Tuesday was a similar day.  I timidly ventured out to Dalby in the Ventus not getting above 7500' there so I came back and mooched around within gliding distance of the airfield, landing after a flight of 3.5hrs.  Back on the deck, I found out that (father) Len and (son) Al Borowski, (affectionately known as the Borowski Brothers) had had a great time (see later).

Wednesday was quite different with a strong westerly wind with fair weather cumulus clouds.  I penetrated the wind to McAlister to inspect where I had my first outlanding years ago.  I then went back to Kaimkillenbun with the wind to inspect an interesting cloud.  In that morning’s briefing, Robert Hart had spoken about sheer wave near clouds in strong winds and how clouds sometimes have a concave under belly.  This particular cloud had a base a 1000 feet below the others and getting under it I noticed it had the curved under surface so I went under its upwind side and there was the shear wave he was talking about!  Up I went in front of the cloud-most exciting considering we had been talking about this very phenomenon that morning.  I returned the field at a groundspeed of 100knots plus 25knots of wind, turning back to punch back into it to Tipton and another race back to land after a three hour flight of sheer exhilaration.

Whilst descending in the circuit, I got a real fright from the FLARM.  The proximity warning sounded loudly and four red lights were showing. Two directional lights and both the above and below lights. You should have seen my head swivel and my steep turns!  I eventually found a Puchacz high above me descending with full airbrakes but I could not find the aircraft below me except the tug on the ground stationary beside the fuel bowser.  When I asked David Higgs in the Puch whether his alarm had sounded, he said that it had not so I presume I must have had a collision trajectory to the tug on the ground.  What an amazing machine that FLARM is.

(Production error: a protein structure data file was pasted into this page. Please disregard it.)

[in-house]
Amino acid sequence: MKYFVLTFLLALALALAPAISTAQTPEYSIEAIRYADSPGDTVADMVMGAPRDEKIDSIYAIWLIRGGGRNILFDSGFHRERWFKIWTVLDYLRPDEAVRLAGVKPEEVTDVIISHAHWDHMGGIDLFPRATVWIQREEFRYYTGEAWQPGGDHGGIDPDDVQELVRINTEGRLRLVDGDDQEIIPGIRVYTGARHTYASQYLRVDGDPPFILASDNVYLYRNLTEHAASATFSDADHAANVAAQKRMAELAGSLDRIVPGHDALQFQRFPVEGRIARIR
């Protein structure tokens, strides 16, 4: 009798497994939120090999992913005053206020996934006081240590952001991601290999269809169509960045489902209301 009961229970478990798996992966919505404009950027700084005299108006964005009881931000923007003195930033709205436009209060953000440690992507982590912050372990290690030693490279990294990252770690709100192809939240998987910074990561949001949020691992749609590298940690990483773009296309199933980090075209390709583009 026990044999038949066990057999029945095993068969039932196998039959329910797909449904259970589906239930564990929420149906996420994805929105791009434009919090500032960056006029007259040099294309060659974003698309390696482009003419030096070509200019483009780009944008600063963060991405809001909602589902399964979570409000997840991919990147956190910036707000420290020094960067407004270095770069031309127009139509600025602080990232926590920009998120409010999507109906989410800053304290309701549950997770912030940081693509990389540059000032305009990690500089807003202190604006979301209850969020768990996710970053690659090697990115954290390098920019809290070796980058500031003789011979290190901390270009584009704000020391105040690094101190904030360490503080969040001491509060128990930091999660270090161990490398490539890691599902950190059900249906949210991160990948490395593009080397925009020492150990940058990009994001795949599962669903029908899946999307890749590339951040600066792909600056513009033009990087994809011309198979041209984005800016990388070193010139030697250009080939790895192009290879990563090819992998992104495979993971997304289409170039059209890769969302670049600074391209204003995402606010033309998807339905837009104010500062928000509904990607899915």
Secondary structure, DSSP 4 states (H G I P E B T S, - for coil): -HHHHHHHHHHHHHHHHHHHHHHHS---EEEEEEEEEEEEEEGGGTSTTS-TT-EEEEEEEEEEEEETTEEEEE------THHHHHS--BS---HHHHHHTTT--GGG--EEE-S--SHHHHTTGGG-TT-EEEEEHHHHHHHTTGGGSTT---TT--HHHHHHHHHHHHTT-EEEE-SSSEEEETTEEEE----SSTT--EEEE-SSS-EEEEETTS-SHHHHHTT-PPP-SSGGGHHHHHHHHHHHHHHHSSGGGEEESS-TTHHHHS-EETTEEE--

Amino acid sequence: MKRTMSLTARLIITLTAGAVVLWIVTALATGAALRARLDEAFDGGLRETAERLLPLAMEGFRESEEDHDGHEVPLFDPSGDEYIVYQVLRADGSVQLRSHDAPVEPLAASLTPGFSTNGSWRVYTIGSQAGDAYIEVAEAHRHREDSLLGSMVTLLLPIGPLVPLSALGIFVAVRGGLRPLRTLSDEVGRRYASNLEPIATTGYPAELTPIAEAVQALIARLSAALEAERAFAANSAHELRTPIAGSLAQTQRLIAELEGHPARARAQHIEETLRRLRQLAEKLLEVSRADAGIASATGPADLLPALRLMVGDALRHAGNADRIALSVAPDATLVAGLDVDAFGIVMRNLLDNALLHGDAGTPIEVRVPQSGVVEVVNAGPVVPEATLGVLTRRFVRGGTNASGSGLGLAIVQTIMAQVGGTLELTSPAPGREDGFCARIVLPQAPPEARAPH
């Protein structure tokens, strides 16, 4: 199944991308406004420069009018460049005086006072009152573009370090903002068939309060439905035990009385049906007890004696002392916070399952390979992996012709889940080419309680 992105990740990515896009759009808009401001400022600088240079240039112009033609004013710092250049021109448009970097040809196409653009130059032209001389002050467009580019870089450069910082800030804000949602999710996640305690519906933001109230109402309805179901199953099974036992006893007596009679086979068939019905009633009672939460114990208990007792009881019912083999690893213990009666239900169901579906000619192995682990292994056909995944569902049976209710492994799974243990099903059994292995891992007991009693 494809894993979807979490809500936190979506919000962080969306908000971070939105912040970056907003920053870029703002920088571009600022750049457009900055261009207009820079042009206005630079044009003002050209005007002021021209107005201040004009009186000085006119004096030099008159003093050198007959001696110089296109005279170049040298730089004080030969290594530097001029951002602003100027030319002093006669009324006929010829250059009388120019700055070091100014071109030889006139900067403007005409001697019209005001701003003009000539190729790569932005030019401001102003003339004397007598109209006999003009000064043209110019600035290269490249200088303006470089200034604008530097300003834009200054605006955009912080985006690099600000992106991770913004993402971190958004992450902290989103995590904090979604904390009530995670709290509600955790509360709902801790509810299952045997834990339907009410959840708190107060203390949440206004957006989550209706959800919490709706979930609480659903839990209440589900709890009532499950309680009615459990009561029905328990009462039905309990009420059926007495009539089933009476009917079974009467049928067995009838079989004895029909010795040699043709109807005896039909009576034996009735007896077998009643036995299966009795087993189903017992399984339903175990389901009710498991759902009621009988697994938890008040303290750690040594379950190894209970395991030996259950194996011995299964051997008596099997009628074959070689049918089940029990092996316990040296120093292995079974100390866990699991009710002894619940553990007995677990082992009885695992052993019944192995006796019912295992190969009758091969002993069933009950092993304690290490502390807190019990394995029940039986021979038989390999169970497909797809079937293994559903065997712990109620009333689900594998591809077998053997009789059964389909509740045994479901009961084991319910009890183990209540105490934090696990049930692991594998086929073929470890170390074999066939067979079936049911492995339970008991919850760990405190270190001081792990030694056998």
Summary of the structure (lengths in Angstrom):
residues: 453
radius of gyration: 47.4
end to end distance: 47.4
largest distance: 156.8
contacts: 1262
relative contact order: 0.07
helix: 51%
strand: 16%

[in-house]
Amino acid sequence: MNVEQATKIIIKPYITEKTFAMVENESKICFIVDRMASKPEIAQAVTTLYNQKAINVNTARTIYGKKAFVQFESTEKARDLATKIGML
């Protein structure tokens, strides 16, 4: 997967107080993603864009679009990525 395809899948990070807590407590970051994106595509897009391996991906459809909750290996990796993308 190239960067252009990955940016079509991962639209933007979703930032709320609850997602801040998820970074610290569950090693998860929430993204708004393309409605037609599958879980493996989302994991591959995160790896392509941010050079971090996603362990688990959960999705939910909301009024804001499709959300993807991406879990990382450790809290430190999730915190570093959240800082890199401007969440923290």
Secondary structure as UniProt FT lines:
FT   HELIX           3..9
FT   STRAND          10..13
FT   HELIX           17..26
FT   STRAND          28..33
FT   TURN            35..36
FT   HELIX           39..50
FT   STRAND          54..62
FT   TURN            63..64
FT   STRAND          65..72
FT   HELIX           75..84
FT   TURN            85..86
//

Thursday was a blow-out!  Fair-weather cumulus but a 15-20 knot gusting cross wind from the south on the ground so who knows what strength it was up stairs.  We had a ground school for the morning and called it a day.  Our poor tuggie Fran Ning had come up from the Gold Coast especially for us and she returned that afternoon not having had a flight either.  I had to leave that evening as I was going to see Circque du Soleil the next day, something I thought would be that was well worth returning to Brisbane for.